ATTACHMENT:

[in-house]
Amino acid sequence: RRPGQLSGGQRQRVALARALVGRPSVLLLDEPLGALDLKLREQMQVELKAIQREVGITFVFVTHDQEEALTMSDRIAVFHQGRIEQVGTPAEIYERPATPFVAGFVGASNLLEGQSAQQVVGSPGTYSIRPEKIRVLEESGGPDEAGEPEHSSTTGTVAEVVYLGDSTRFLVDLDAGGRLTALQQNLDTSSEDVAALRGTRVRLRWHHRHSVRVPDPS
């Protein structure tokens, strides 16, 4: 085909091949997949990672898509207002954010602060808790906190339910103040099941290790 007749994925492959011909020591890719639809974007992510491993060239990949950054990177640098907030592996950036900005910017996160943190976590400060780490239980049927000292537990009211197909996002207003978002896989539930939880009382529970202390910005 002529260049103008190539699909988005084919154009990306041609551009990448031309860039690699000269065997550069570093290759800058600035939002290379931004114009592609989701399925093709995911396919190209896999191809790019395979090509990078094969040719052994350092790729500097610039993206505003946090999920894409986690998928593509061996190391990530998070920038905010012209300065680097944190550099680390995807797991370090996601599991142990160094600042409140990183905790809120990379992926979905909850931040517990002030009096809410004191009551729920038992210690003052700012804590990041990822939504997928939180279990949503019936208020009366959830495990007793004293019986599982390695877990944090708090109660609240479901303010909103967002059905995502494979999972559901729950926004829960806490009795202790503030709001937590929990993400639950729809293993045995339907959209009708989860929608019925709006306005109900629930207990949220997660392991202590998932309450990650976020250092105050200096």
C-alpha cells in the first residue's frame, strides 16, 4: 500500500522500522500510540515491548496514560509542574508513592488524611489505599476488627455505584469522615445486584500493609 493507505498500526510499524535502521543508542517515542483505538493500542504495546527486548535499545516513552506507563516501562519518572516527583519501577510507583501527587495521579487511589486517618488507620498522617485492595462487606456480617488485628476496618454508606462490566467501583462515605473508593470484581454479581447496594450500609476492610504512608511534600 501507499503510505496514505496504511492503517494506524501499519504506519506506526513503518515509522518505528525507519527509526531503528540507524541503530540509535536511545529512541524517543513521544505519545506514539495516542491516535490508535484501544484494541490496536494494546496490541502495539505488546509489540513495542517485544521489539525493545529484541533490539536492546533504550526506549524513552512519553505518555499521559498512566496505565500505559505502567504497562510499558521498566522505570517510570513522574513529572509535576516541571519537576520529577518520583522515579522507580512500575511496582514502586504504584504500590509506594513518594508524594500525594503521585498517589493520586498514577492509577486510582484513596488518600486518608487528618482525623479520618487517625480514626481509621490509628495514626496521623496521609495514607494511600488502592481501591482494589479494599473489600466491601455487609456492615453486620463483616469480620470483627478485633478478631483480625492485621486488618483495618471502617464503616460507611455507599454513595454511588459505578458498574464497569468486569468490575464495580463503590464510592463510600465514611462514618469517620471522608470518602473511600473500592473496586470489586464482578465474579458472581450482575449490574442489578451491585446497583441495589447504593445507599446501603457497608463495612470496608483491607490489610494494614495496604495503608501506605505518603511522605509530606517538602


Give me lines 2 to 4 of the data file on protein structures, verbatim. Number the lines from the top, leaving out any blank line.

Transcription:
Amino acid sequence: RRPGQLSGGQRQRVALARALVGRPSVLLLDEPLGALDLKLREQMQVELKAIQREVGITFVFVTHDQEEALTMSDRIAVFHQGRIEQVGTPAEIYERPATPFVAGFVGASNLLEGQSAQQVVGSPGTYSIRPEKIRVLEESGGPDEAGEPEHSSTTGTVAEVVYLGDSTRFLVDLDAGGRLTALQQNLDTSSEDVAALRGTRVRLRWHHRHSVRVPDPS
């Protein structure tokens, strides 16, 4: 085909091949997949990672898509207002954010602060808790906190339910103040099941290790 007749994925492959011909020591890719639809974007992510491993060239990949950054990177640098907030592996950036900005910017996160943190976590400060780490239980049927000292537990009211197909996002207003978002896989539930939880009382529970202390910005 002529260049103008190539699909988005084919154009990306041609551009990448031309860039690699000269065997550069570093290759800058600035939002290379931004114009592609989701399925093709995911396919190209896999191809790019395979090509990078094969040719052994350092790729500097610039993206505003946090999920894409986690998928593509061996190391990530998070920038905010012209300065680097944190550099680390995807797991370090996601599991142990160094600042409140990183905790809120990379992926979905909850931040517990002030009096809410004191009551729920038992210690003052700012804590990041990822939504997928939180279990949503019936208020009366959830495990007793004293019986599982390695877990944090708090109660609240479901303010909103967002059905995502494979999972559901729950926004829960806490009795202790503030709001937590929990993400639950729809293993045995339907959209009708989860929608019925709006306005109900629930207990949220997660392991202590998932309450990650976020250092105050200096």
C-alpha cells in the first residue's frame, strides 16, 4: 500500500522500522500510540515491548496514560509542574508513592488524611489505599476488627455505584469522615445486584500493609 493507505498500526510499524535502521543508542517515542483505538493500542504495546527486548535499545516513552506507563516501562519518572516527583519501577510507583501527587495521579487511589486517618488507620498522617485492595462487606456480617488485628476496618454508606462490566467501583462515605473508593470484581454479581447496594450500609476492610504512608511534600 501507499503510505496514505496504511492503517494506524501499519504506519506506526513503518515509522518505528525507519527509526531503528540507524541503530540509535536511545529512541524517543513521544505519545506514539495516542491516535490508535484501544484494541490496536494494546496490541502495539505488546509489540513495542517485544521489539525493545529484541533490539536492546533504550526506549524513552512519553505518555499521559498512566496505565500505559505502567504497562510499558521498566522505570517510570513522574513529572509535576516541571519537576520529577518520583522515579522507580512500575511496582514502586504504584504500590509506594513518594508524594500525594503521585498517589493520586498514577492509577486510582484513596488518600486518608487528618482525623479520618487517625480514626481509621490509628495514626496521623496521609495514607494511600488502592481501591482494589479494599473489600466491601455487609456492615453486620463483616469480620470483627478485633478478631483480625492485621486488618483495618471502617464503616460507611455507599454513595454511588459505578458498574464497569468486569468490575464495580463503590464510592463510600465514611462514618469517620471522608470518602473511600473500592473496586470489586464482578465474579458472581450482575449490574442489578451491585446497583441495589447504593445507599446501603457497608463495612470496608483491607490489610494494614495496604495503608501506605505518603511522605509530606517538602